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Horm Behav. 2015 Sep;75:45-54. doi: 10.1016/j.yhbeh.2015.07.022. Epub 2015 Jul 29.

Sex, estradiol, and spatial memory in a food-caching corvid.

Author information

1
Department of Integrative Biology and Physiology, The University of California, Los Angeles, 610 Charles E Young Drive East, Los Angeles, CA 90095, USA. Electronic address: mrensel@ucla.edu.
2
Department of Integrative Biology and Physiology, The University of California, Los Angeles, 610 Charles E Young Drive East, Los Angeles, CA 90095, USA.
3
Department of Integrative Biology and Physiology, The University of California, Los Angeles, 610 Charles E Young Drive East, Los Angeles, CA 90095, USA; Laboratory of Neuroendocrinology, Brain Research Institute, The University of California, Los Angeles, 610 Charles E Young Drive East, Los Angeles, CA 90095, USA; Department of Ecology and Evolutionary Biology, The University of California, Los Angeles, 610 Charles E Young Drive East, Los Angeles, CA 90095, USA.

Abstract

Estrogens significantly impact spatial memory function in mammalian species. Songbirds express the estrogen synthetic enzyme aromatase at relatively high levels in the hippocampus and there is evidence from zebra finches that estrogens facilitate performance on spatial learning and/or memory tasks. It is unknown, however, whether estrogens influence hippocampal function in songbirds that naturally exhibit memory-intensive behaviors, such as cache recovery observed in many corvid species. To address this question, we examined the impact of estradiol on spatial memory in non-breeding Western scrub-jays, a species that routinely participates in food caching and retrieval in nature and in captivity. We also asked if there were sex differences in performance or responses to estradiol. Utilizing a combination of an aromatase inhibitor, fadrozole, with estradiol implants, we found that while overall cache recovery rates were unaffected by estradiol, several other indices of spatial memory, including searching efficiency and efficiency to retrieve the first item, were impaired in the presence of estradiol. In addition, males and females differed in some performance measures, although these differences appeared to be a consequence of the nature of the task as neither sex consistently out-performed the other. Overall, our data suggest that a sustained estradiol elevation in a food-caching bird impairs some, but not all, aspects of spatial memory on an innate behavioral task, at times in a sex-specific manner.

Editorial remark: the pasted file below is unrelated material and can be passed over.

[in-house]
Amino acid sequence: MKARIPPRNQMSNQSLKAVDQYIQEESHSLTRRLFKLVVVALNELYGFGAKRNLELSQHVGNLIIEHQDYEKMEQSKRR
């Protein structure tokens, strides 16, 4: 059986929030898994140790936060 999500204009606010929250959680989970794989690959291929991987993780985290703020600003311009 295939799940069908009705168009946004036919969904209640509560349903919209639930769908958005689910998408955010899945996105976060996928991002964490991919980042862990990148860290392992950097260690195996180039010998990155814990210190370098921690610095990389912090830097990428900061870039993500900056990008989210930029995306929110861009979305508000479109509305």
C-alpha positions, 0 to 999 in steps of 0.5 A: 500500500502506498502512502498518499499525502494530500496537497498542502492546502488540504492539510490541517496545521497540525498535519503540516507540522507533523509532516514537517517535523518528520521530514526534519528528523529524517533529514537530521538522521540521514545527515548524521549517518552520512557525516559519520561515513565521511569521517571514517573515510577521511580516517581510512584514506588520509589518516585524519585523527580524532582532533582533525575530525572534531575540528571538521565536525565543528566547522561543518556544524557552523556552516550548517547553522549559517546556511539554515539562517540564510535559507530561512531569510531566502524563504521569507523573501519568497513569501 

KEYWORDS:

Aromatase; Estradiol; Food caching; Scrub-jay; Spatial memory

PMID:
26232613
PMCID:
PMC4648678
DOI:
10.1016/j.yhbeh.2015.07.022
[Indexed for MEDLINE]
Free PMC Article

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